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Flyable huts . . . A new NZ Alpine Club hut, located further up the Tasman Valley from Ball Hut (left) is set to be in place next summer. PHOTO: GRETA YEOMAN

by Greta Yeoman

A new hut is $10,000 closer to joining the ranks of other backcountry shelters in Aoraki/Mt Cook National Park.

The New Zealand Alpine Club’s Beetham Hut project has received a $10,000 grant from the Community Trust of Mid and South Canterbury, as part of its latest round of funding.

New Zealand Alpine Club general manager Karen Leacock said the money would be added to fundraising efforts for shifting the hut into its eventual location above the moraine wall on the eastern side of the Tasman Glacier, in the Beetham Valley.

She said the trust was “really happy” to have received the grant from the trust.

The hut was being built in Oamaru and although it was “almost built”, Mrs Leacock did not expect it would be installed this year as the cooler weather began.

“We’re hoping for next summer.”

The old hut was destroyed in an avalanche in the 1990s and had not been replaced.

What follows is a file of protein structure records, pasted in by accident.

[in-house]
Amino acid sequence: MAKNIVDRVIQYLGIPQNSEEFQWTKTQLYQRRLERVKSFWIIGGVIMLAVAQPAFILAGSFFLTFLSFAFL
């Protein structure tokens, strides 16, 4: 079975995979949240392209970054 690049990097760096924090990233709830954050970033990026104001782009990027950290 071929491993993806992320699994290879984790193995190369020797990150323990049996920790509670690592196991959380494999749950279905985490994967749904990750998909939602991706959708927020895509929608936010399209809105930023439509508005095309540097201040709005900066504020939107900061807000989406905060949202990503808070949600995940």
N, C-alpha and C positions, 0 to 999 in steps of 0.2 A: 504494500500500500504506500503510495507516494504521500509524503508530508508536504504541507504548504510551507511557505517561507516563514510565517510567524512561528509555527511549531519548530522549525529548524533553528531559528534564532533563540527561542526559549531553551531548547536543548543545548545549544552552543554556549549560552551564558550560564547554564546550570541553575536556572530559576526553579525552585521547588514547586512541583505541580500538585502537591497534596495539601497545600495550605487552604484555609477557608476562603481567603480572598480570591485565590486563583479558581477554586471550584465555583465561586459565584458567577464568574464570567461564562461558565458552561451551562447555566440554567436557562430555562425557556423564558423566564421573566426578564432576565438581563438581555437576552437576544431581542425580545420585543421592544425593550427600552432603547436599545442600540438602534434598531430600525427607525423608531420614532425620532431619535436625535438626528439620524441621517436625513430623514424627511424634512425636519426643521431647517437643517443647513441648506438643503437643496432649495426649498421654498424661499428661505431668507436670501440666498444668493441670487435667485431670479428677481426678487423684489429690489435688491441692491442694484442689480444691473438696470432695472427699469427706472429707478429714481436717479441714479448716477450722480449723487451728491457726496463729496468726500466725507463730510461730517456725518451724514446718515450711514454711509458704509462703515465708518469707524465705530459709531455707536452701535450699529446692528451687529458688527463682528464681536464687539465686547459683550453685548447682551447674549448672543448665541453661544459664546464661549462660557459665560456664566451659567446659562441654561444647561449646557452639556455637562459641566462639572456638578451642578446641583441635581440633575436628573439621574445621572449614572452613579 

Mrs Leacock said the four-bunk bivouac’s location would make the “very long, long walk” for trampers and climbers accessing the upper Tasman Glacier, the Malte Brun Range or crossing the Main Divide a bit more bearable.

Other huts in the area include the 14-bed Tasman Saddle Hut and the 22-bed Kelman Hut, both located further up the Tasman Valley, along with the Onslow and Liebig Huts in the neighbouring Murchison Valley.

The NZAC’s Murchison Hut, to the east of the Tasman Saddle and Kelman huts, would remain closed until it underwent more assessments of its surroundings, Mrs Leacock said.

It is just one of several huts that have been closed or removed over the past decade, due to risks which include fragile moraine faces and other geographical issues.

The design of Beetham Hut was also taking the national park’s “changing landscapes” into consideration, Mrs Leacock said.

It was “flyable”, meaning that if the terrain around the hut became unsuitable in the future, it could be shifted to a safer location.

“Huts don’t have the life expectancy they used to,” she said.